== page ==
Gamo Extreme Hunter – Part 1
by B.B. Pelletier
Gamo’s Hunter Extreme is a big air rifle.
It’s big and it’s “EXTREME” – that over-used adjective that seems to have replaced “radical” as the flavor of the day. But is it any good? And how about Gamo’s claim that the rifle shoots lightweight pellets made of a compound they call performance ballistic alloy (PBA) to velocities of 1,600 f.p.s.? Is that true, and do we airgunners even want it?
Lots of questions, so a big blog series. We begin with the gun.
The .177 caliber Gamo Hunter Extreme I am testing is a big breakbarrel air rifle in all ways. I went to the Gamo USA website to look at the specifications, but they lacked even the most fundamental specs like overall length and weight. The site is incomplete and appears to have been that way for several months. They also say the barrel is a bull barrel, which I would not agree with. It is a new barrel profile that looks like a long muzzle brake, reaching back almost to the base block, then tapering down to a smaller profile. The outer barrel jacket seems to be aluminum and the inner barrel is steel.
The metal finish of the long muzzle brake sleeve is highly polished and contrasts beautifully with the synthetic tapering part at the rear. The actual barrel is shorter than the muzzle brake and the true muzzle is recessed about 0.5 inches. That makes the true barrel length about 18.25 inches. The rest of the major external metal parts of the rifle have a satin finish covered with an even black oxide.
The wood stock is overly large in all dimensions and has a very blocky forearm. It will be easy to use the artillery hold because the bottom of the forearm is absolutely flat. There is impressed checkering on both sides of the forearm and pistol grip, but the diamonds are flat and give no purchase when grasped. The wood is medium brown with a semi-gloss finish that looks like genuine oil. The cheek rest is not well formed and has the “melted” look that’s been characteristic of Gamo rifles for many years. The butt is shaped like a western-style stock, rather than a European style and there is a Monte Carlo profile.
This big rifle weighs a whisker over 10 pounds, with a whisker being two ounces or less. The weight of the wood on a rifle this large will probably make the weight vary by four ounces, heaviest to lightest. It stands just a whisker taller than 45.5 inches. A whisker is, well, not very much.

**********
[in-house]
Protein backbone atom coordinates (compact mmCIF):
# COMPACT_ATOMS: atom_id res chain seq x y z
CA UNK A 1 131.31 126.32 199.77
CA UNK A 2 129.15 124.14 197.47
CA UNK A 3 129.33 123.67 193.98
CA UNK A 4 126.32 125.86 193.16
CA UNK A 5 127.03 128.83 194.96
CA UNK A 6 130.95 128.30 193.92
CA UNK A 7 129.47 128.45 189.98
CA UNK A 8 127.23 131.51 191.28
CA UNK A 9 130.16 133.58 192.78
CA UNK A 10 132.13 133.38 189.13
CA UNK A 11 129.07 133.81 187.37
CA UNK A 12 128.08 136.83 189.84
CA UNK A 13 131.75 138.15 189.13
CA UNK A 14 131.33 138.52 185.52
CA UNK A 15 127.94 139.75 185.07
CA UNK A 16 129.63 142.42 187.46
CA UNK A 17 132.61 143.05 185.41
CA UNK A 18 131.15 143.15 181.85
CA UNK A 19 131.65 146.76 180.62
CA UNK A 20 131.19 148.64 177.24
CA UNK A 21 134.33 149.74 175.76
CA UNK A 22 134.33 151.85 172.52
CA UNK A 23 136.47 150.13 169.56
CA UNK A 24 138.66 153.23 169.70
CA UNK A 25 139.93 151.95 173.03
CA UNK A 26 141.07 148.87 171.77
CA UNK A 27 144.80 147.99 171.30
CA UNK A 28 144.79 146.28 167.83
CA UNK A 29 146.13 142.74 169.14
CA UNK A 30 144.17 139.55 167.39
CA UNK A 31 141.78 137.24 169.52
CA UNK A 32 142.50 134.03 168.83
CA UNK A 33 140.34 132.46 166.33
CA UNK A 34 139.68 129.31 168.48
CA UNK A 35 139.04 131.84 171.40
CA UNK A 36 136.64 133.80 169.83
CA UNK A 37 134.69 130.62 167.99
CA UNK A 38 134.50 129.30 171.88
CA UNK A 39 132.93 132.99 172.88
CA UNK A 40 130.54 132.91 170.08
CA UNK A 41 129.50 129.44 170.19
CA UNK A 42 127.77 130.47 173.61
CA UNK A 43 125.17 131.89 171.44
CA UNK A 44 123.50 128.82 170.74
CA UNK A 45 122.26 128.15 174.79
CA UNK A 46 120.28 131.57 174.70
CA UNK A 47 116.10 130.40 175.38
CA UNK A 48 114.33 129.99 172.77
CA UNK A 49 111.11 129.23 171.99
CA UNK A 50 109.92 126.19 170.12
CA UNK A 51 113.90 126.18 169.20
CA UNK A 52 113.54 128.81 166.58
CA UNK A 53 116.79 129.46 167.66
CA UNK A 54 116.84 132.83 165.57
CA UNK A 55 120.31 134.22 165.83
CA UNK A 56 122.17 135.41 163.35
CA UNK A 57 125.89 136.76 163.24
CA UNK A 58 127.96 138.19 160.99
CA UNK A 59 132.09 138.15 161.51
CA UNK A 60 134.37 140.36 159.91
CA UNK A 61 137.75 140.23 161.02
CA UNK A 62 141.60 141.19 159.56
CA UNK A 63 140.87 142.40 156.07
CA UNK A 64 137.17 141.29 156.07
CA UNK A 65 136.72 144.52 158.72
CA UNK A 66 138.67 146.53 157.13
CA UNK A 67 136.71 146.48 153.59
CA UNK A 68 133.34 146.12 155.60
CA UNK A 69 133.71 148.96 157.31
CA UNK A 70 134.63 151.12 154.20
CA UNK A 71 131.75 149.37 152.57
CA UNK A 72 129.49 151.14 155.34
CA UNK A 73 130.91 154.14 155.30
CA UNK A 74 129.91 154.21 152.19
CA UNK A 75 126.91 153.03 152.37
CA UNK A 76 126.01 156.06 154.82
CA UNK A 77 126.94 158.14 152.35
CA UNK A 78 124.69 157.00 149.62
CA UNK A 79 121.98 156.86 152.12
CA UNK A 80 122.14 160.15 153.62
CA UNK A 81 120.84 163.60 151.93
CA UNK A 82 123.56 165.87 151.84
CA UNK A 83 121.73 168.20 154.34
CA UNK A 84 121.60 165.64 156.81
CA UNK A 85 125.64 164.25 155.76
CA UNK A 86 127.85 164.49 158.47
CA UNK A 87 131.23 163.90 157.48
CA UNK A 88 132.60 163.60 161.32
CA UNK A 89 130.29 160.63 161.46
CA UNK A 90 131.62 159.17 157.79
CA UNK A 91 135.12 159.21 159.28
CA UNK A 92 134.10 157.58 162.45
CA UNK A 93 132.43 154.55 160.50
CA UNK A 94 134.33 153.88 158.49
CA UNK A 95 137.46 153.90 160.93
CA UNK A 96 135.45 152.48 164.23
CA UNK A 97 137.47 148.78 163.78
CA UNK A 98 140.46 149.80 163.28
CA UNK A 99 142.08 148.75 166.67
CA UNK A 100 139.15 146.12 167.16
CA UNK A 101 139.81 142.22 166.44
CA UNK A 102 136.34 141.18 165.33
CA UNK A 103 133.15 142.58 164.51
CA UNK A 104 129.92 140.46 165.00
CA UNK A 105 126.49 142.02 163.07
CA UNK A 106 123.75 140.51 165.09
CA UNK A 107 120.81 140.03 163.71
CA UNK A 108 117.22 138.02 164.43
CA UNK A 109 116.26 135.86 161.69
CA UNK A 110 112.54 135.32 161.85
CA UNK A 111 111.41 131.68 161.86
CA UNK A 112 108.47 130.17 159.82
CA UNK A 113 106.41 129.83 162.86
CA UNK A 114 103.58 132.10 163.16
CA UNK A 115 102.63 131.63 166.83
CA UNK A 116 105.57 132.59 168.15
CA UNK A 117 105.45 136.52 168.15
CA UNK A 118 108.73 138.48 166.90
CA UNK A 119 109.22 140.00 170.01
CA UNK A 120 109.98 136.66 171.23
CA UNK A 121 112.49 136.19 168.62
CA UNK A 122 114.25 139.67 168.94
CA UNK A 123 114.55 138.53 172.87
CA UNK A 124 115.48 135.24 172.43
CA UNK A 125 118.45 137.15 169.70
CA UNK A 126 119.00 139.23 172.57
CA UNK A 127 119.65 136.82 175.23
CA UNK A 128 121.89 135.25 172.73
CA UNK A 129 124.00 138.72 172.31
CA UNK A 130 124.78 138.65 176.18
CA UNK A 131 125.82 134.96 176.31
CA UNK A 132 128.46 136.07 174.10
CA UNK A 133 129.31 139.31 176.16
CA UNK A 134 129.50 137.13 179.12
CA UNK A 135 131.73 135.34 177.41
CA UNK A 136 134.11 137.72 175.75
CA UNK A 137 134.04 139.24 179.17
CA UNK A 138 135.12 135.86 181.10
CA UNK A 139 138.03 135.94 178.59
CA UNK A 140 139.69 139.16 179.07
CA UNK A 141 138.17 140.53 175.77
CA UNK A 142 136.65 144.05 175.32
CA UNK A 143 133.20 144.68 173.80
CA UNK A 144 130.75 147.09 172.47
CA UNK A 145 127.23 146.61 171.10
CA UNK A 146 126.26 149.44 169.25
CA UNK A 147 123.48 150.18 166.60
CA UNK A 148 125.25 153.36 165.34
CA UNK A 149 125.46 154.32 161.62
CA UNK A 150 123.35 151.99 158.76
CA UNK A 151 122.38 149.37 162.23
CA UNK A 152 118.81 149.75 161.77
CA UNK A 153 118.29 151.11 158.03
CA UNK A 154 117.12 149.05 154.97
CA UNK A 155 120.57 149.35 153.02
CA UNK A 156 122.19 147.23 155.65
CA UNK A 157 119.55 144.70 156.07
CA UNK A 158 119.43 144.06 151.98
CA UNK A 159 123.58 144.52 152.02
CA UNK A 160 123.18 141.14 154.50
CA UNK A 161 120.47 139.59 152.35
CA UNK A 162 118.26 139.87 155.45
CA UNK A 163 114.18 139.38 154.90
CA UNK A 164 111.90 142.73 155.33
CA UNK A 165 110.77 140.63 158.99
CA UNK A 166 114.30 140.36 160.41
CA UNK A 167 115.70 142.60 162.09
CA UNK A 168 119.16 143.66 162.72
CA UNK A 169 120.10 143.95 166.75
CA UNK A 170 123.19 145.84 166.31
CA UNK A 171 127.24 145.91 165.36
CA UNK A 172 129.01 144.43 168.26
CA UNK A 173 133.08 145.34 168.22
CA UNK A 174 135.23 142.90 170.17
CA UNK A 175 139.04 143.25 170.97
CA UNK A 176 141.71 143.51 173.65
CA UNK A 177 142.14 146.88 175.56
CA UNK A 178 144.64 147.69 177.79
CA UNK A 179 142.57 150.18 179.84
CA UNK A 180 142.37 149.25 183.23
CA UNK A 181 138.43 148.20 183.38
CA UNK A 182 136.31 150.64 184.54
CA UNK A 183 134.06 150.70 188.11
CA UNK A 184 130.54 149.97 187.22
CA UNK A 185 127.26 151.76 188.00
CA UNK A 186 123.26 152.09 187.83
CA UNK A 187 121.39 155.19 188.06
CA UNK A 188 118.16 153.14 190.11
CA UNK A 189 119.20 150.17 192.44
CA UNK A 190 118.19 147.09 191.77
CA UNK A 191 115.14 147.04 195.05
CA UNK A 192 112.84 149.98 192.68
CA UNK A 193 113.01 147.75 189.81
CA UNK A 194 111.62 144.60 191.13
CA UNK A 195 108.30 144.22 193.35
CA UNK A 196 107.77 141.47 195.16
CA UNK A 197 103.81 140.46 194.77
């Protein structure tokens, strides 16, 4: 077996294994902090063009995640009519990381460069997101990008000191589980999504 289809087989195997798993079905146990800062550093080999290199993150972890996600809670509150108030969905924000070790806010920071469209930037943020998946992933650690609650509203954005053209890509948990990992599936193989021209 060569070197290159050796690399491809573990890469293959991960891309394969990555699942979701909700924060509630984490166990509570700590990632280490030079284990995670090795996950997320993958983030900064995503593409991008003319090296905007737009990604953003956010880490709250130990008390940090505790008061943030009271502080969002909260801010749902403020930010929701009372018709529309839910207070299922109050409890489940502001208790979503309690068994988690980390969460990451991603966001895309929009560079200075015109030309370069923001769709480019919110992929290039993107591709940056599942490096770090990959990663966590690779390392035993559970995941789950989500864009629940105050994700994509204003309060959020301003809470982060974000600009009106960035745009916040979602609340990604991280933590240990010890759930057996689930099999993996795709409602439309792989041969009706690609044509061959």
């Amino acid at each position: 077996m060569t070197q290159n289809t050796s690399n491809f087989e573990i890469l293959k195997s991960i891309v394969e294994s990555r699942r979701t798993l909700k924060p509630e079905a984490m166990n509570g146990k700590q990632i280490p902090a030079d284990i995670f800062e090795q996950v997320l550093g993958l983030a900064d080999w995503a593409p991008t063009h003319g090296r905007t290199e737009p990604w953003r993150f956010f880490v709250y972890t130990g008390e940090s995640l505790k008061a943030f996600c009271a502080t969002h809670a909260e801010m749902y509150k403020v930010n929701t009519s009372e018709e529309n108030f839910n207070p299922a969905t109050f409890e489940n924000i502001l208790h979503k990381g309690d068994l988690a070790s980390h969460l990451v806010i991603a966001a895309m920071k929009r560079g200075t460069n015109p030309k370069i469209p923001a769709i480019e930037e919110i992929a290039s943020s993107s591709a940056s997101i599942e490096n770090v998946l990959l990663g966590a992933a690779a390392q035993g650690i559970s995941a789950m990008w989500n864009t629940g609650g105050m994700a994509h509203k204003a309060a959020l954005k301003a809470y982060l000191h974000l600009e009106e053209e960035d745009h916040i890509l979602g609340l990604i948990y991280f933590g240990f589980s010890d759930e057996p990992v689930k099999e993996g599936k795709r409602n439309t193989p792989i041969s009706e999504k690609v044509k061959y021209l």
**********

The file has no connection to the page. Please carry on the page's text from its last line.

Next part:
Articulated cocking linkage
Back in the 1970s when all spring guns vibrated a lot, some manufactures went to a cocking link that was two parts, articulated by a joint near the breech or forward end. This allowed the cocking slot in the stock to be shorter, which helped dampen vibration. But it also adds friction that a single-piece link does not have. When the link runs under the necessary bridge welded to the underside of the spring tube, it pops up against the bridge and scrapes the top of the link. There used to be a whole series of things one could to to reduce this friction, back in the days when the HW 35 was still being made, but most guns don’t use articulated linkages today, so we have forgotten how to deal with them.
That’s what an articulated cocking link looks like. Two link sections are joined by a flexible joint.
But Gamo has designed this rifle to need no bridge! The geometry of the linkage keeps the long rear link snug against the spring cylinder, so most of the extra friction isn’t there. Gamo advertises a cocking effort of 58 pounds, but the test rifle is cocking at 52 lbs., after about 25 flexes. I don’t think it will become any lighter with time, but 52 isn’t that bad. However, this is not a plinking air rifle. It’s for hunting, only.
This rifle comes out of the box with a nice 3-9X50 scope already mounted! Bully for Gamo! They are one of the first manufacturers of adult air rifles to recognize the importance of this feature. Crosman and Daisy have been doing it for years, but most other makers just don’t seem to have figured it out yet. Unfortunately the scope on my sample rifle was not mounted with the crosshairs level, but I took care of that in less than ten minutes. The scope has the Gamo name and logo and it’s not a model I am familiar with.
A Gamo scope.
The scope seems to be of good quality, and it has one feature I can’t wait to try. The dot in the center of the reticle is all that lights up when the illumination is turned on. I think that’s a high-quality feature because it preserves the hunter’s night vision. And that dot is rather unique. I’ll have to use it a little to see how I like it.
On the negative side, the scope has fixed parallax that seems to be set at about 35 yards on the sample I am testing. That will work fine, because I can always reduce the power if I want to shoot closer and want to image to appear to be in focus, but it seems a shame for a nice scope like this not to have adjustable parallax.
The scope mount is one-piece and the correct size for the scope. It has a steel vertical pin at the rear which is mated with a receiver hole in the right location, so all that has been thought out well. Good thing, too, because open sights are not an option with the Hunter Extreme. Unfortunately, neither is .22 caliber, yet. I hope that changes soon because this rifle has far more potential for the larger calibers. Even .25 caliber would be a nice option for an air rifle this husky.
One final comment before I go. This rifle is made in England, so it is actually made by BSA – not Gamo. Gamo owns BSA and BSA Optics, and the association helps both companies in many different ways.
That’s it for today. Next time we’ll look a little deeper.